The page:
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Natural Connections

Modern life in Scotland is increasingly busy. The connections our ancestors had with nature and the land are being lost. As leisure time shrinks, or is filled with hi-tech experiences, opportunities to experience nature become fewer. And yet it is possible to connect with nature on a day to day basis. All around us, the great web of life continues to hold its shape, and nature continues its eternal cycles. Keep looking, listening, smelling, touching - and keep experiencing natural connections.

Tuesday, April 30, 2019

A late lunchtime walk down to the esplanade produced two Common Gulls and a Black Guillemot on the water and a singing Greenfinch near the cafe.

Monday, April 29, 2019

A mild day in Greenock today with wall to wall blue skies. There appears to have been an upsurge in Blue Tits with several birds singing or calling. A singing Greenfinch was the most notable sighting.

Sunday, April 28, 2019

A great day's birdwatching today started with the bubbling calls of lekking Black Grouse accompanied by the songs of Tawny Owl, Grasshopper Warbler, Cuckoo and Curlew. Later, many of my favourite sounds of spring were added including the songs of Tree Pipit, Wood Warbler, Redstart, Pied Flycatcher and Common Sandpiper. Highlight of the day was watching Red breasted Merganser (probably my favourite duck species) on Loch Lomond in beautiful viewing conditions. Species showing evidence of breeding behaviour included a Wren entering a nest, a Blue Tit feeding a fledged juvenile and two Chaffinches, two Song Thrishes and two Grey Wagtails gathering prey items from the path. Plant species in flower consisted of Dog Violet, Lesser Celandine, Bluebell, Stitchwort, Herb Robert, Wild Garlic, Primrose, Wood Sorrel, Cuckoo Flower, Golden Saxifrage and Marsh Marigold. Butterflies were represented bty two Orange Spots.

Saturday, April 27, 2019

A walk along the river this afternoon found four Stock Doves feeding on the ground and a single bird singing from a tree top. I noticed something about Stock Doves which I have noticed before - when they fly, they appear more "front-heavy" than the similar Feral Pigeons, as if they are leaning forward. Less regular species recorded included Nuthatch, Great Spotted Woodpecker and Kingfisher, all for the second day running. Singing warblers consisted of four Blackcaps and two Chiffchaffs, the latter accompanied by "hooweet" calls at both sites. Flowering plants included Wild Garlic, Garlic Mustard and Lunaria (Honesty).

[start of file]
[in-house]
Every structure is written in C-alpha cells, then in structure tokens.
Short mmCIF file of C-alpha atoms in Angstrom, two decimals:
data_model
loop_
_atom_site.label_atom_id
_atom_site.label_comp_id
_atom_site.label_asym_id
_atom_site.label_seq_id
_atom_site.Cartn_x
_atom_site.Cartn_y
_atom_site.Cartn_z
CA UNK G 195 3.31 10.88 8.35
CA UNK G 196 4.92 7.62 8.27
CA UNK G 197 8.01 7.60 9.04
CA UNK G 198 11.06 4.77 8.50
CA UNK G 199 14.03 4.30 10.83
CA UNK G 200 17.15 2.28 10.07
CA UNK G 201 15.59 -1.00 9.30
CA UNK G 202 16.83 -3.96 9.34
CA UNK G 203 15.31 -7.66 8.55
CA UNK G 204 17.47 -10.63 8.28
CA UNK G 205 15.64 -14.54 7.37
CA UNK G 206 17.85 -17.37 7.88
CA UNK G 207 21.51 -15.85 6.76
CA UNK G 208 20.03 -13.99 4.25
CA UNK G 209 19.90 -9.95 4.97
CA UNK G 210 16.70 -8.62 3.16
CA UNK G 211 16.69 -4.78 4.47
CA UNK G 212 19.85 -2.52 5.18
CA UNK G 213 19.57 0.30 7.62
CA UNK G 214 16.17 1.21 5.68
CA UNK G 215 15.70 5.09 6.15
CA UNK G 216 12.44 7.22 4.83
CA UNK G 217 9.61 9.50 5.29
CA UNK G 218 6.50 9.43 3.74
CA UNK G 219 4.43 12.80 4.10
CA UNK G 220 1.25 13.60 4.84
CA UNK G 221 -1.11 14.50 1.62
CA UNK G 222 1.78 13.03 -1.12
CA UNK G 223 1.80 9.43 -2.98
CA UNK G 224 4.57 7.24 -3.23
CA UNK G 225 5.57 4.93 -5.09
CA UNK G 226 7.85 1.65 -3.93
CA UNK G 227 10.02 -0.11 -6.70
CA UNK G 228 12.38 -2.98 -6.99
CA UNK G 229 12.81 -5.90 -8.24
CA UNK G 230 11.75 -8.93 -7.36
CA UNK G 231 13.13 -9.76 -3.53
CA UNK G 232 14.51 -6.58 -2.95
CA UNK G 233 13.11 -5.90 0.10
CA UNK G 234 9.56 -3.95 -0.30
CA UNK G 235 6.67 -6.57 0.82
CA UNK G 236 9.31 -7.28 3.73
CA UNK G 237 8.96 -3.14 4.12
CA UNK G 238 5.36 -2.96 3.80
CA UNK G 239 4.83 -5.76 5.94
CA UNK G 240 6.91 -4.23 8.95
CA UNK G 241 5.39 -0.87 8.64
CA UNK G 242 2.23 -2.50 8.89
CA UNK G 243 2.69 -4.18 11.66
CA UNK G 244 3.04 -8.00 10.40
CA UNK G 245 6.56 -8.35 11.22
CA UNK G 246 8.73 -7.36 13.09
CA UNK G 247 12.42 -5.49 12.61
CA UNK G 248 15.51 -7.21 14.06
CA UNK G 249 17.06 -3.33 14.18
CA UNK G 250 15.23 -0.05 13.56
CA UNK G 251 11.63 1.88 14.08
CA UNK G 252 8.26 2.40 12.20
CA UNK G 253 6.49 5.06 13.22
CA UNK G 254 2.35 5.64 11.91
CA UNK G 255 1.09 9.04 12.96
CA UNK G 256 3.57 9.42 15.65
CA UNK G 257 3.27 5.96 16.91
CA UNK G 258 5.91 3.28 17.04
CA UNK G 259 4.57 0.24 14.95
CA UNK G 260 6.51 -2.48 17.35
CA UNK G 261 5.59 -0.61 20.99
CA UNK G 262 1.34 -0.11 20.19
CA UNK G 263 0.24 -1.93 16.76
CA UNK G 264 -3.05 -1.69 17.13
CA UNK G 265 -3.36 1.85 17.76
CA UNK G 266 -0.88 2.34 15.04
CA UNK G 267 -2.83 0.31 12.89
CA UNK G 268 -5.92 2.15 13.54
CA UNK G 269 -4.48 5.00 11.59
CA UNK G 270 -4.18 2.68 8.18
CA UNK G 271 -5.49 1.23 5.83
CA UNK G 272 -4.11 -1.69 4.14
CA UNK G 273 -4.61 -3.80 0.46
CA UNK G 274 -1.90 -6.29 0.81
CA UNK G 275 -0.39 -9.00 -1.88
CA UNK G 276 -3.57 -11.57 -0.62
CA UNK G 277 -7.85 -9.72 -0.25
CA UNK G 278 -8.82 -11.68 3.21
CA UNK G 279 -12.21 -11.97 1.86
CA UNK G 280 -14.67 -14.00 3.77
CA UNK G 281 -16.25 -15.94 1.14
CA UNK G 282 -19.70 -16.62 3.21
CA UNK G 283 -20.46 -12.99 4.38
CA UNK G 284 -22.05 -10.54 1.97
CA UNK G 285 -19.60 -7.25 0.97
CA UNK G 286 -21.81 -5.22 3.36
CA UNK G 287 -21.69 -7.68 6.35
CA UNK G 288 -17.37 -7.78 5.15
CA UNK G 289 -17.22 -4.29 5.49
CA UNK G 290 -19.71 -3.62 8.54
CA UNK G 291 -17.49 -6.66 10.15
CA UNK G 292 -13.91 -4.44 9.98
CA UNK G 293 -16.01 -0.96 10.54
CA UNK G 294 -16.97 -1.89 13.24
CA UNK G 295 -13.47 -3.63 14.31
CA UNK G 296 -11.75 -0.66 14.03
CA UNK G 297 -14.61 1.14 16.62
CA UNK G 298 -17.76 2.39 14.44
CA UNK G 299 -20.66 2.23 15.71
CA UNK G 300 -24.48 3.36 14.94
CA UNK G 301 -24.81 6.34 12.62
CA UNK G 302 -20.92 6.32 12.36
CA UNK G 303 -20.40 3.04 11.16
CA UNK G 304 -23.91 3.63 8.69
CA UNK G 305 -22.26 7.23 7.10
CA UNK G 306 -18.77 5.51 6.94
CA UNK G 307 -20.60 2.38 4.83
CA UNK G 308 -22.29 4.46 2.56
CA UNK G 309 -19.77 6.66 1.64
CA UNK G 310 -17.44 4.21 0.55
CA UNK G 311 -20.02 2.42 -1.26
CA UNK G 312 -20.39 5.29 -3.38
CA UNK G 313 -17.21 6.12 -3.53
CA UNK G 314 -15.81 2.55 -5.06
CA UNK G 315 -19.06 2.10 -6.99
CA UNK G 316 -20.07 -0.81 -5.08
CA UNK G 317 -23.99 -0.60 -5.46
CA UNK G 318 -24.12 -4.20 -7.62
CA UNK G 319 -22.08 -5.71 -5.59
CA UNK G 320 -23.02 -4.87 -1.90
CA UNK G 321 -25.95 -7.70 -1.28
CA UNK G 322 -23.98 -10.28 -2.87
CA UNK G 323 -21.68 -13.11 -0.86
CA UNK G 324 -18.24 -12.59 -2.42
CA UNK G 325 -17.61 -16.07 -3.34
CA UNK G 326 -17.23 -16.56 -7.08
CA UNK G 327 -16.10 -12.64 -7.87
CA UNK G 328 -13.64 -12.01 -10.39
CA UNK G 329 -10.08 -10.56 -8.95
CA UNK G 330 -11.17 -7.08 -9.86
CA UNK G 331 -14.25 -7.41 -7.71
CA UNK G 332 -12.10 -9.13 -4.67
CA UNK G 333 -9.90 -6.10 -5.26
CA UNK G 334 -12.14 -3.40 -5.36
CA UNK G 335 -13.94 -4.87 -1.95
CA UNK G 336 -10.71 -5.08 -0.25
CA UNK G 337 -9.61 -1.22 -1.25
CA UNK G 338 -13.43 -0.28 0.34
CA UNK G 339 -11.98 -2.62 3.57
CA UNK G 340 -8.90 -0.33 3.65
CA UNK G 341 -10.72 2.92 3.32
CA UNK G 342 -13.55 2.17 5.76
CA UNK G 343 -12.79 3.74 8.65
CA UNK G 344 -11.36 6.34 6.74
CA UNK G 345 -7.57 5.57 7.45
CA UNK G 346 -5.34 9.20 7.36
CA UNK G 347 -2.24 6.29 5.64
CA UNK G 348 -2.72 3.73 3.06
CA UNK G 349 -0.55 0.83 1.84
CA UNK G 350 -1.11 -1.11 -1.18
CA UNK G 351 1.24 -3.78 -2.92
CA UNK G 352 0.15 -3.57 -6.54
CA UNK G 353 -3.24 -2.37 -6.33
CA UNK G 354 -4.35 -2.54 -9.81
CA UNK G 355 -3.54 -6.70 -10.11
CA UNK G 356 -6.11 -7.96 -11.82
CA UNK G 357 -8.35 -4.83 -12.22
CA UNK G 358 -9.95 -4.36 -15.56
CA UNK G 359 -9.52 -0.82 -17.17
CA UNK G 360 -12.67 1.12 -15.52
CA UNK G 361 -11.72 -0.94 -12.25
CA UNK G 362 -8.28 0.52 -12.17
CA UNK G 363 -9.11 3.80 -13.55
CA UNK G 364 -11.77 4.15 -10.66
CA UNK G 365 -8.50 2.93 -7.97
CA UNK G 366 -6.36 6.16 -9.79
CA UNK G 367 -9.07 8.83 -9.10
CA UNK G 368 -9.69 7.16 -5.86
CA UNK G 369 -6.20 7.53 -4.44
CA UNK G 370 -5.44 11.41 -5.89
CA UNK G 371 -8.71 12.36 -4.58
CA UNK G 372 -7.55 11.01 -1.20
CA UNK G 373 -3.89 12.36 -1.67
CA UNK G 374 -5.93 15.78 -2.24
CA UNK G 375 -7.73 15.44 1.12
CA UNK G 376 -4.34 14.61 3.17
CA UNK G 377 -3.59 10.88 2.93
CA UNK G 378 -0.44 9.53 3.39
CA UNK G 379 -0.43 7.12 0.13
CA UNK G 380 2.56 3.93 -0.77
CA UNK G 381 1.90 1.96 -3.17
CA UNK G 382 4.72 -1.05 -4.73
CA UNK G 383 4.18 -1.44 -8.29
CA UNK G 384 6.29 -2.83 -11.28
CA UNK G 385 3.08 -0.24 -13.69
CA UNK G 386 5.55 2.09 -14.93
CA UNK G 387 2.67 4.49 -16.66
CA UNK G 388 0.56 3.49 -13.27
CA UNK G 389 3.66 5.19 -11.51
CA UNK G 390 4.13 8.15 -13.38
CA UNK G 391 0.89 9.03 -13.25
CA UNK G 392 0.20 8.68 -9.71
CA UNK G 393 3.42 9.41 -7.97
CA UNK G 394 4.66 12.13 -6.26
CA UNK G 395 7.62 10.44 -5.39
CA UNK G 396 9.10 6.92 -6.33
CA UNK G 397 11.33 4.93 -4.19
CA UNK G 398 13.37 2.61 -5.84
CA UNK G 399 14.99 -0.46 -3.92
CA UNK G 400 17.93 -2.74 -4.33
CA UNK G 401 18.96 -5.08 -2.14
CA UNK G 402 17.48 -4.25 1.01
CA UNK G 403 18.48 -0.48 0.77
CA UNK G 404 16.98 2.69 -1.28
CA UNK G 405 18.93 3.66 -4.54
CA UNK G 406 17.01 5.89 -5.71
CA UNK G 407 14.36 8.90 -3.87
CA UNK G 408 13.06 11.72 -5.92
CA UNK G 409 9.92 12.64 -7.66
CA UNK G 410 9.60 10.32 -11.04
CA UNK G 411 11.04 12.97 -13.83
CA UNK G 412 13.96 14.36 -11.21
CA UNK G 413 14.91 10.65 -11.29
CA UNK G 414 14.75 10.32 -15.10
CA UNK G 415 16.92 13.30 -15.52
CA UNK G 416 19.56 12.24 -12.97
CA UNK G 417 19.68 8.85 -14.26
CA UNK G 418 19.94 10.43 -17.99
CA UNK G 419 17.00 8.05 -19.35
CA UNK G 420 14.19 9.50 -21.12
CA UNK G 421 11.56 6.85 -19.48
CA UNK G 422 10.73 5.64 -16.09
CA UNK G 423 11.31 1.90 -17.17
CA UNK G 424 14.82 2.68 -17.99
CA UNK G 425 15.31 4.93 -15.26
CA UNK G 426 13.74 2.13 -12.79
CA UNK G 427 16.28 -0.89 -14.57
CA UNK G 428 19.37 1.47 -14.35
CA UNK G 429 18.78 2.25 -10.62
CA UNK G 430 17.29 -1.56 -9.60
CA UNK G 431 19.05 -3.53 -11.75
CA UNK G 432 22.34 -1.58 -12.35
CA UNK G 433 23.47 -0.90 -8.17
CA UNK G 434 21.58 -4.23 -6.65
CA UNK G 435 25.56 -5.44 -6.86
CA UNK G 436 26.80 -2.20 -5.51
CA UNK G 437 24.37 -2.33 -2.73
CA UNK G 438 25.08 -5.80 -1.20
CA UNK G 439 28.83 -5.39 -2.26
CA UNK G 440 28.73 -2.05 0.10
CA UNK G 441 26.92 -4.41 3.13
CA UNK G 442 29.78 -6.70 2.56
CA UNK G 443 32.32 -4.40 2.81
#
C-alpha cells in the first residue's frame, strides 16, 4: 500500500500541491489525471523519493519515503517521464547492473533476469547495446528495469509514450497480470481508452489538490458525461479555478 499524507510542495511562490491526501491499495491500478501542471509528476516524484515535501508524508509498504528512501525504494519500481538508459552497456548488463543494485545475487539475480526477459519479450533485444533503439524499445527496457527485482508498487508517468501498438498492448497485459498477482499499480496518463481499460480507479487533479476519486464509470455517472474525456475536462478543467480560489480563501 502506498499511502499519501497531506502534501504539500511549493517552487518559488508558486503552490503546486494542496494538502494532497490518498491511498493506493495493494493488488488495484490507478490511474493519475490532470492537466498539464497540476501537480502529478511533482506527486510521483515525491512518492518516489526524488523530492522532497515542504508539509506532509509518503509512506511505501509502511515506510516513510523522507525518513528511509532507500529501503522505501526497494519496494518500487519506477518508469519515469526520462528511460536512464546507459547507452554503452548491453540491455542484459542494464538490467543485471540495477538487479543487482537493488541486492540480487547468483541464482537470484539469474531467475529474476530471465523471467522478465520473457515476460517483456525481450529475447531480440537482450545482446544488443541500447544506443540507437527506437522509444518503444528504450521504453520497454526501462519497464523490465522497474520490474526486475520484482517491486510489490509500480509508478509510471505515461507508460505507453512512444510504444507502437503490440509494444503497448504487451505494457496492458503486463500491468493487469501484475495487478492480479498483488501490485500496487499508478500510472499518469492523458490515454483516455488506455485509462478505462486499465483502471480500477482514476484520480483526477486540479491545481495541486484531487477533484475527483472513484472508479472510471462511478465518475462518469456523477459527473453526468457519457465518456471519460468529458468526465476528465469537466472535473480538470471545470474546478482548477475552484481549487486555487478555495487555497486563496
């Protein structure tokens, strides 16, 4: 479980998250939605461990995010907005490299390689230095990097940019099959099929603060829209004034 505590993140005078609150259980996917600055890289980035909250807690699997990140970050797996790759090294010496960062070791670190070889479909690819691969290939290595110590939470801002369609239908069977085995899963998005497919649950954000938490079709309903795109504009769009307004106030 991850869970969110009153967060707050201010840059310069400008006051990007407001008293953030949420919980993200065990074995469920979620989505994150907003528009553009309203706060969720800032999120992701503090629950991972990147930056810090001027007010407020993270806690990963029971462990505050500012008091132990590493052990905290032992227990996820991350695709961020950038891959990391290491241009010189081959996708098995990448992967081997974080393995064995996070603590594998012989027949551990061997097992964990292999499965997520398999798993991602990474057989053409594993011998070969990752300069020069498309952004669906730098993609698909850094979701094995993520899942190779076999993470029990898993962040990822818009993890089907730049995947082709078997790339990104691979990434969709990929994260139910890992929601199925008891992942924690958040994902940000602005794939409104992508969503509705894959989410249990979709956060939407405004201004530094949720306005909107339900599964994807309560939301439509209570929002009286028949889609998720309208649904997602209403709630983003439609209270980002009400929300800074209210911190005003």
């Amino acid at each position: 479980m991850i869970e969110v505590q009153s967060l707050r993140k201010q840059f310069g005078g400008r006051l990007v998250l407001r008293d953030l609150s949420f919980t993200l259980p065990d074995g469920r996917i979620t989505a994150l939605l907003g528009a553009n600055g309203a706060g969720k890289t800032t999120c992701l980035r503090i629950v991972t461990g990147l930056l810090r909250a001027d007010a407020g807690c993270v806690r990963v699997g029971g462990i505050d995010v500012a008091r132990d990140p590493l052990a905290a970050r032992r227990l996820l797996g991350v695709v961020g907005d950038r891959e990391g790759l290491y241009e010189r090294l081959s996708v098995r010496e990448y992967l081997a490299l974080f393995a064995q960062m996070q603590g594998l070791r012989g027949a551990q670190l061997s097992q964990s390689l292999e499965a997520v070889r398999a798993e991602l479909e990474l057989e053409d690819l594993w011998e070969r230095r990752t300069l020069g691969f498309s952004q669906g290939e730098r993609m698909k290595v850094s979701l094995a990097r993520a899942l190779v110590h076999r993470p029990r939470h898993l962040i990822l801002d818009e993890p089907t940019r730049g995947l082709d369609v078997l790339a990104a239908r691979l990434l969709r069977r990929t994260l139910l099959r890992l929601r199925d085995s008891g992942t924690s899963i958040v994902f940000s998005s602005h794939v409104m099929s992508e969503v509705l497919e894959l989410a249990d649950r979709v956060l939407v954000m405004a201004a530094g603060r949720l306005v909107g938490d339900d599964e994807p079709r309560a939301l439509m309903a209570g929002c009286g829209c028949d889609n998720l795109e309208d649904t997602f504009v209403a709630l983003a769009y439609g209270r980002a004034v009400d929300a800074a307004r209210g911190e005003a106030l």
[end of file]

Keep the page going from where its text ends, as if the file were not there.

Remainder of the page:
Friday, April 26, 2019

A walk along the river this evening produced six Song Thrushes including an agitated pair chasing off a Magpie. The Goosander pair are still around, but not showing any sign of settling down to nest. Four Stock Doves included two singing birds while other notable singers were five Blackcaps (but no Willow Warblers or Chiffchaffs) and two Goldcrests.

Thursday, April 25, 2019

A Chiffchaff was singing next to Hyndland Station when I passed there this afternoon.

Wednesday, April 24, 2019

With the weather about to break, Greenock was noticeably cooler today. However the local birds are getting on with their breeding cycles, Blackbirds and large gulls being particularly noticeable due to their noisy territorial disputes.

Tuesday, April 23, 2019

The two Mute Swan pairs in Murdieston Park were incubating when I visited first thing, while two Coot chicks were newly out of the nest. Marsh Marigold was in flower there. Singing warblers on the way to work consisted of a Chiffchaff at Port Glasgow Railway Station, a Chiffchaff and a Willow Warbler in Murdieston Park and a Willow Warbler on Nelson Street.

Monday, April 22, 2019

An afternoon walk from Barassie to Prestwick in glorious sunshine produced regular Linnets and Sklarks, a good sprinkling of Meadow Pipits and Pied/White Wagtails and a few notable species including Gannet (five fishing in Barassie Bay), Stonechat (a courting pair on Prestwick Golf Course) and Rock Pipit (a single bird on the beach in Troon). Butterflies consisted of Peacock, Small Tortoiseshell, several whites and a single blue.